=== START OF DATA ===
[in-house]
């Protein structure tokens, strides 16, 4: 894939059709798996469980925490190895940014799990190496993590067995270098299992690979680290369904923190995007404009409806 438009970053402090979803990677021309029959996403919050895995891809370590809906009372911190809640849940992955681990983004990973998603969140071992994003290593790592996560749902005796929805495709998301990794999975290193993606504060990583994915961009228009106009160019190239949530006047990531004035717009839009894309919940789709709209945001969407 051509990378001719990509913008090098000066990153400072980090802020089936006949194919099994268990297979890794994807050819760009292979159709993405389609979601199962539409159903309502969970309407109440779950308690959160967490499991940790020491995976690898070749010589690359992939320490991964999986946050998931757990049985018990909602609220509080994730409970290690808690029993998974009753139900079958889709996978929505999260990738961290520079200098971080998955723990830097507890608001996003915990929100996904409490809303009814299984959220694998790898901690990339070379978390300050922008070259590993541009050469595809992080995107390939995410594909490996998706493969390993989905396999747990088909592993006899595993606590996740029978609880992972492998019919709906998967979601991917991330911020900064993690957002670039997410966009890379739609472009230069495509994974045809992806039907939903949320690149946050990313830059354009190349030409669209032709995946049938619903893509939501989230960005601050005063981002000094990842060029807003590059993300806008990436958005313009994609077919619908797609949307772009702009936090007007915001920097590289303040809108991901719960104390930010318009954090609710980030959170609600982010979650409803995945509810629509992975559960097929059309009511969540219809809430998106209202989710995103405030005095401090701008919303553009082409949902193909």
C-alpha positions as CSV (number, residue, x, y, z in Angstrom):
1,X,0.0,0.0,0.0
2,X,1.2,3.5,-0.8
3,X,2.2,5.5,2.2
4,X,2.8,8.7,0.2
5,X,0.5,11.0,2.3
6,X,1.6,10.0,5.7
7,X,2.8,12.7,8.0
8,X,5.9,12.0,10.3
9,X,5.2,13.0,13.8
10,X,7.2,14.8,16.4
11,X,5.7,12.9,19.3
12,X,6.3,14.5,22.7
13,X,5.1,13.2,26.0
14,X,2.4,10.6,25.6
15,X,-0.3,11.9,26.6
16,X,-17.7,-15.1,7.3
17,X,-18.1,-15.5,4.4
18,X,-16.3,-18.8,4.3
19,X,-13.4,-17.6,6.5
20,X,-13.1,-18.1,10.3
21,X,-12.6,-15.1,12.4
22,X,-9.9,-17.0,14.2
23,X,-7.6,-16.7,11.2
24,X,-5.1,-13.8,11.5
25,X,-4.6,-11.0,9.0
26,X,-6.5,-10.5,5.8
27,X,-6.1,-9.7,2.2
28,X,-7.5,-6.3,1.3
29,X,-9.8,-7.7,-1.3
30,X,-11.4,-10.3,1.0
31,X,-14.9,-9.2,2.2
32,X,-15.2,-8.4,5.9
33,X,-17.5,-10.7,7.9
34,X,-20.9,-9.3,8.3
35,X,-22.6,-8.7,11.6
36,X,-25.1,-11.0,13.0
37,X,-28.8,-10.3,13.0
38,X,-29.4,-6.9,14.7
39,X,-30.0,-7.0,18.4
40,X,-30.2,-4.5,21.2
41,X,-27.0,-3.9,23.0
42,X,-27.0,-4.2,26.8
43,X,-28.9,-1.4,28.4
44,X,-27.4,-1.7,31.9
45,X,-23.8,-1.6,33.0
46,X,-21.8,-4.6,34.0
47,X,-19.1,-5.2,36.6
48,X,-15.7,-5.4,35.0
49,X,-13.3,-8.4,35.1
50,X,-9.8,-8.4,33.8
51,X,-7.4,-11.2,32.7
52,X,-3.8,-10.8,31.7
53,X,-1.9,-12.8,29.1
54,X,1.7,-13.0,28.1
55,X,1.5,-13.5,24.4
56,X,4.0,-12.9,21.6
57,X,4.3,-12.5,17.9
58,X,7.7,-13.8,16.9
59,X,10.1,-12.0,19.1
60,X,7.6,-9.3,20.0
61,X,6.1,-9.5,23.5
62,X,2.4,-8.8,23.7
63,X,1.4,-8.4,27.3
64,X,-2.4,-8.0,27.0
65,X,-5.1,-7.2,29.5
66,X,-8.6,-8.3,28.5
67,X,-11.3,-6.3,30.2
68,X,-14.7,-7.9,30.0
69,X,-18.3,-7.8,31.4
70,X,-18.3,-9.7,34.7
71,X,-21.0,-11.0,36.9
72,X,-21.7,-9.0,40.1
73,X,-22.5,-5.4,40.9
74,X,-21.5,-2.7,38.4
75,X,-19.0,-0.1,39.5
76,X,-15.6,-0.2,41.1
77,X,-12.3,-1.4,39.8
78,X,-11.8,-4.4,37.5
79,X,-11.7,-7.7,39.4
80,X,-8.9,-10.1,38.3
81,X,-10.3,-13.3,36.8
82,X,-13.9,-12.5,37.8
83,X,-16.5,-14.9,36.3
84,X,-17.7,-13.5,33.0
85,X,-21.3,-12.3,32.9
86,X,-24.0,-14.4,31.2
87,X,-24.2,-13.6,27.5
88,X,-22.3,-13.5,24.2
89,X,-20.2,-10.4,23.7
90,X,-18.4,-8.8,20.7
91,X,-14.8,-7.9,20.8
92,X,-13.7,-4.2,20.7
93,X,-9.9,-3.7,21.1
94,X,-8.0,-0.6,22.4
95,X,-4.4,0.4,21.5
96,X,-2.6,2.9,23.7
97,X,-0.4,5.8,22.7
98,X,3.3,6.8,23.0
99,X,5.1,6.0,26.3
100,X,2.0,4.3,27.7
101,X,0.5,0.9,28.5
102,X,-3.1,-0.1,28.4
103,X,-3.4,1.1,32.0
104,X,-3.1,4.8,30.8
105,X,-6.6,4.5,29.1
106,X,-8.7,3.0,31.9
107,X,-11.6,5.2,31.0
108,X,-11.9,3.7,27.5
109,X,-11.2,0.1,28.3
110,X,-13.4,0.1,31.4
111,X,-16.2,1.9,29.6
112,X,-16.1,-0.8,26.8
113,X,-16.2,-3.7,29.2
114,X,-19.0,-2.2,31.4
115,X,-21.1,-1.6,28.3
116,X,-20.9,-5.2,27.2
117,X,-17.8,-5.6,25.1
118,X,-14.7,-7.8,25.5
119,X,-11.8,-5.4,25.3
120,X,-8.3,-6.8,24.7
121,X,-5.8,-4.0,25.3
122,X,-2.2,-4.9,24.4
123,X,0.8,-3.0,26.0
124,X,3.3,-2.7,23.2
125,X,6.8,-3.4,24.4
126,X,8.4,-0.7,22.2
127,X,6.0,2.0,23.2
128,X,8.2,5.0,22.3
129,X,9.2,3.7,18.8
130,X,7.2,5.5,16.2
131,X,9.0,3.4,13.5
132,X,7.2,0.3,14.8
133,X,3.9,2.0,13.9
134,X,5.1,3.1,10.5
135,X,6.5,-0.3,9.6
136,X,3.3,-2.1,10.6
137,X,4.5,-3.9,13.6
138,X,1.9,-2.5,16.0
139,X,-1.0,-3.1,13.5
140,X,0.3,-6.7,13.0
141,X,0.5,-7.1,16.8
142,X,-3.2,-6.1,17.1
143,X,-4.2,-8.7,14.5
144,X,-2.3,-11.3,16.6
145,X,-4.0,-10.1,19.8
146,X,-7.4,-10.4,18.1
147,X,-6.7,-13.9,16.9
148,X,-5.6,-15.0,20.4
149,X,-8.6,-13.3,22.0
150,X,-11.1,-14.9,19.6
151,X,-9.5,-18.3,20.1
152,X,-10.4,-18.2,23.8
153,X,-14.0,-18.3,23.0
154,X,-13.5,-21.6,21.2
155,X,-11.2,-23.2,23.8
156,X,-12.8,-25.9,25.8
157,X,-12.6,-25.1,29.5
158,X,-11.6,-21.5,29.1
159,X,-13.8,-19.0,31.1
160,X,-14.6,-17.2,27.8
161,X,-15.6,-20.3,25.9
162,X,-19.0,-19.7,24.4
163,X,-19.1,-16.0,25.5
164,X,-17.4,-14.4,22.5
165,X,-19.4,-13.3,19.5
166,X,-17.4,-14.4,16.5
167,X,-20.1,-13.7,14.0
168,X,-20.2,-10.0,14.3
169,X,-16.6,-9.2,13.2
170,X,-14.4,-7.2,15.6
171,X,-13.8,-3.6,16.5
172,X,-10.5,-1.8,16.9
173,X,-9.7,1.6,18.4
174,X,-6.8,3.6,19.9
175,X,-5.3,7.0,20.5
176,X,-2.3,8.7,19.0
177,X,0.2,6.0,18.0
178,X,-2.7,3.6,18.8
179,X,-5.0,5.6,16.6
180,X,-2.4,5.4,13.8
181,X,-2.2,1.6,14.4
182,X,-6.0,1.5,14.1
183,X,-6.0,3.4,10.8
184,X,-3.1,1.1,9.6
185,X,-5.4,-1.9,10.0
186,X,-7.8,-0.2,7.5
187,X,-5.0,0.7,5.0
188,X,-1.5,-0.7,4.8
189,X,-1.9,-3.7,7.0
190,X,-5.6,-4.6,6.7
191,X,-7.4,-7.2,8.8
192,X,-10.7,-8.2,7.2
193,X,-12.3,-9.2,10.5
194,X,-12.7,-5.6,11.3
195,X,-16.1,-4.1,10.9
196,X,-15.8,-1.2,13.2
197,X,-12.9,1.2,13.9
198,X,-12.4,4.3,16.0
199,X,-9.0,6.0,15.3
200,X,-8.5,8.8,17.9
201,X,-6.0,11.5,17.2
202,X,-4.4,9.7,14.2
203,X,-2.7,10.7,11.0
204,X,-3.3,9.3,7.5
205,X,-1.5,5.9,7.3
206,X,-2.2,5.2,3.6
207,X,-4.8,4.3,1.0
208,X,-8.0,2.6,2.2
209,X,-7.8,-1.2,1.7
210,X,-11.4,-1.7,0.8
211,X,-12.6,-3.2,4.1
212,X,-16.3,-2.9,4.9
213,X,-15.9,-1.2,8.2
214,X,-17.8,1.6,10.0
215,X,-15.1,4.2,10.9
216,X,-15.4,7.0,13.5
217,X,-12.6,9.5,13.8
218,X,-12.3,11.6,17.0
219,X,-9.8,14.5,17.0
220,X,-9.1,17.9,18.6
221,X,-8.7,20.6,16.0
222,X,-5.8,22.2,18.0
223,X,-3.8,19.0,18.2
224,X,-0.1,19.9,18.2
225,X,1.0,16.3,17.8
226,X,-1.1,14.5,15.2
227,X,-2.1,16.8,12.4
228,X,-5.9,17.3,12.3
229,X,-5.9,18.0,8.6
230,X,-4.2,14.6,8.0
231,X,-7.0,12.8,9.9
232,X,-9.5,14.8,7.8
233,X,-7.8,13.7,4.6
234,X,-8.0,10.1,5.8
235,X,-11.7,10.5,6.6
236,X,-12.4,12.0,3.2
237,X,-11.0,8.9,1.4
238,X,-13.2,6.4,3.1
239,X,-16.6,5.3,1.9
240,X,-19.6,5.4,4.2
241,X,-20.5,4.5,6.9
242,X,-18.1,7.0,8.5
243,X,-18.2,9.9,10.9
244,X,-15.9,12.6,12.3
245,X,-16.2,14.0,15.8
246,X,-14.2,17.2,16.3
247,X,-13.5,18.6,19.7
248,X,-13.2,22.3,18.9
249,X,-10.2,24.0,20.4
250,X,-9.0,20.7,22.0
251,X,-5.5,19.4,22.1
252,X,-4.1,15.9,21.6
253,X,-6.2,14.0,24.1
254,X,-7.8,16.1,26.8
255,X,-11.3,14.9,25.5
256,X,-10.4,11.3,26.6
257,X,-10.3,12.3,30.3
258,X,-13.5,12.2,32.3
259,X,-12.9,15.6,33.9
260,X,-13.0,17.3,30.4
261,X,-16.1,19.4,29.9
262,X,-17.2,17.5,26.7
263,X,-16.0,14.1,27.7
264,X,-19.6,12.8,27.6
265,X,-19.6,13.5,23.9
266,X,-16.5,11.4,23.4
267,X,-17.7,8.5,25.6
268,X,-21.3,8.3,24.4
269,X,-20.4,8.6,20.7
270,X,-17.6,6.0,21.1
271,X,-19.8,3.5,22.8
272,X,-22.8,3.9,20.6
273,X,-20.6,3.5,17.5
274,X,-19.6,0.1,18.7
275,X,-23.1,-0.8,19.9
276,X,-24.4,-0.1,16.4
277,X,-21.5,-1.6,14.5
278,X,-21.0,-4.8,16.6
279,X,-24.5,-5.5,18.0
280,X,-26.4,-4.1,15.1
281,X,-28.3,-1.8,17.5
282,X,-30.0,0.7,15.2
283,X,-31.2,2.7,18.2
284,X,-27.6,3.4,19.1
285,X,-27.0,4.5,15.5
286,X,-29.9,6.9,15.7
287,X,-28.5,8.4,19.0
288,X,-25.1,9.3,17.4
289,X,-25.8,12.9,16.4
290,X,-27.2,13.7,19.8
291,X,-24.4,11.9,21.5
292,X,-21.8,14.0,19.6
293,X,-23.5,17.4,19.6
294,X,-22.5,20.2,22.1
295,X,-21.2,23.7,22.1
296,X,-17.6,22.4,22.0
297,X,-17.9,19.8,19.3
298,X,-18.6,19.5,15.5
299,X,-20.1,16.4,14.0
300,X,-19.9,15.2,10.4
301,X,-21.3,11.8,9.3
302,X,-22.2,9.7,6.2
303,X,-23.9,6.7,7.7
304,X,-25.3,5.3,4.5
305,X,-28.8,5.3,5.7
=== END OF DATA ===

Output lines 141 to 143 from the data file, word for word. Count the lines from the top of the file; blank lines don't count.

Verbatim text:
138,X,1.9,-2.5,16.0
139,X,-1.0,-3.1,13.5
140,X,0.3,-6.7,13.0